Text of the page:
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Mental Health Awareness Week

Frances Kliensmith, Staff Reporter
Originally published November 27, 2019

Skye McDonaldStudents grew and sold plants for the sale including basil.

Skye McDonald

Students grew and sold plants for the sale including basil.

The Mental Health Awareness Week occurred Tuesday through Friday of November 12th-15th. The purpose was to provide students and teachers with methods and resources about their personal mental health, as well as diminishing the common stigmas that come with talking about mental health issues. 

As the days progressed, a new activity was set up outside the commons that was easily accessible for student participation. Activities included an interactive poster, true and false activity wheel, coping skills activity and more. 

As mental health awareness is a very important topic to address, this week opened up the discussion with students and teachers accompanied by four educational videos during ABC time on Friday.

 Classes were expected to watch the videos and have a class discussion afterwards to connect with their peers and open the discussion for further interest. 

ASB Community Outreach Advocate and Mental Health Awareness Coordinator, Senior Calvin Johnson explains the purpose of Mental Health Awareness Week, “Our main goal was to provide people with methods to deal with their own mental health and especially to take away damaging stigmas surrounding mental health issues,” he said.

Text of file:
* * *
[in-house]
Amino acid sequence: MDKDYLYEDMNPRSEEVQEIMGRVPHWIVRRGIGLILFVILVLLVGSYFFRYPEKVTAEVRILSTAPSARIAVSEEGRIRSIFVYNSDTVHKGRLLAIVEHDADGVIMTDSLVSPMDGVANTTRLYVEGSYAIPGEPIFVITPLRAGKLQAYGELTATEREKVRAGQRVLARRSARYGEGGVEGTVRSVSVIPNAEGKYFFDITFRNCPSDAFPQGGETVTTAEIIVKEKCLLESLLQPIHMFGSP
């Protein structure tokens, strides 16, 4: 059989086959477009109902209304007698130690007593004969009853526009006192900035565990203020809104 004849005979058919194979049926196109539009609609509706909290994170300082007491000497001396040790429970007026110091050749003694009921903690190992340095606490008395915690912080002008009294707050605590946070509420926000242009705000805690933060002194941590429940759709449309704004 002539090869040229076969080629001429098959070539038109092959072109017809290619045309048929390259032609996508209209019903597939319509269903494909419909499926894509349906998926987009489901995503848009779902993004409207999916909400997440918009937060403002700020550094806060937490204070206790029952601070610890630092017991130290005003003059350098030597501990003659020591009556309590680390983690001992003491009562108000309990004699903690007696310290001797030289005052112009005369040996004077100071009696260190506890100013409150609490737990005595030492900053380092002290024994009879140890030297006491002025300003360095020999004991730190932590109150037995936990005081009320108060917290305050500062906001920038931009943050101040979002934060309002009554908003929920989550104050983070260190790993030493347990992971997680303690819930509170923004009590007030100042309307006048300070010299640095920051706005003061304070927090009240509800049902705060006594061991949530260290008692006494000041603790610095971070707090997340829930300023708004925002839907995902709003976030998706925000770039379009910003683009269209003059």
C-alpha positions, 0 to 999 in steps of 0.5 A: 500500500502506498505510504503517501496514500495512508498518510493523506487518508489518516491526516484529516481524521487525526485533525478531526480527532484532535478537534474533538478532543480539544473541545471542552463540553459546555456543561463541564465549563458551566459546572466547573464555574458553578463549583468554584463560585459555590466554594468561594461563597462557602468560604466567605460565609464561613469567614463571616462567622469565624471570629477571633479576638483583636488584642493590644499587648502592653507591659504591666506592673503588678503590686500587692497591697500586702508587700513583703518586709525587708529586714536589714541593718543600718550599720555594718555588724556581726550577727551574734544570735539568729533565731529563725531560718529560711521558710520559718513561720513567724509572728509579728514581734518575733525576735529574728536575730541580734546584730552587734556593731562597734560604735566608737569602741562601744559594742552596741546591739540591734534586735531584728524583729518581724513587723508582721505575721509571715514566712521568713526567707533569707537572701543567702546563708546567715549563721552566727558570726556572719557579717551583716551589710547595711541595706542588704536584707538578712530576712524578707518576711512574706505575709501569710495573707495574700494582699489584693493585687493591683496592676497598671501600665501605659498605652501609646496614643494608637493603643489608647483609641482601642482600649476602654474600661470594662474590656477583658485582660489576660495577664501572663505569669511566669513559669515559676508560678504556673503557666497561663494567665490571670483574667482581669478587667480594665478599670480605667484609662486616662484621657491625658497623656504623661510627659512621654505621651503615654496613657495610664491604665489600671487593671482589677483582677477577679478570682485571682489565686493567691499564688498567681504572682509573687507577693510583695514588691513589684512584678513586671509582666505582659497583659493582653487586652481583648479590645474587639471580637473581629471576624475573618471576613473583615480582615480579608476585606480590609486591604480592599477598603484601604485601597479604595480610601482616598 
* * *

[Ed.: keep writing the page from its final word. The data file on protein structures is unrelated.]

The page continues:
Johnson organized and helped set up the activities throughout the school. 

“With the activities, we hope students and teachers [take] away the information we are trying to communicate,” said Johnson. “We had posters in the commons that you could write down positive affirmations on, which is a really great strategy to improve your mental health and outlook on life. The videos we showed during ABC time Friday were supposed to reinforce all of this.” 

The videos brought up ways to combat mental illness and dealing with a loved one who may be struggling; journaling when stressed, meditating, talking to a trusted adult, and many others. 

In addition to activities and discussions, posters were hung up around the school to bring awareness to mental health with quotes and facts to educate people as they walked through the halls. 

In the girl’s bathroom stalls there are posters stating facts such as, “Half of all chronic mental illness begins by age 14 and three quarters by age 24.” and “Suicide is the 10th leading cause of death in the US.” 

Senior Class President, Maddy Angelos, explained how she thought the week was impactful, “What I really enjoyed about this week was spreading a little bit of joy either through saying ‘good morning’ with morning greetings, or interactive posters,” said Angelos. “All of those little activities help in some form or another for some students and that it makes it all worth it.”

“A lot of people forget that your mind is part of your body and just taking better care of yourself in general can do a lot to improve your mental state,” said Johnson. 

Getting more sleep, eating healthier, exercising and talking to a trusted adult are just a few ways to help and promote healthy mentality.

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Mental Health Awareness Week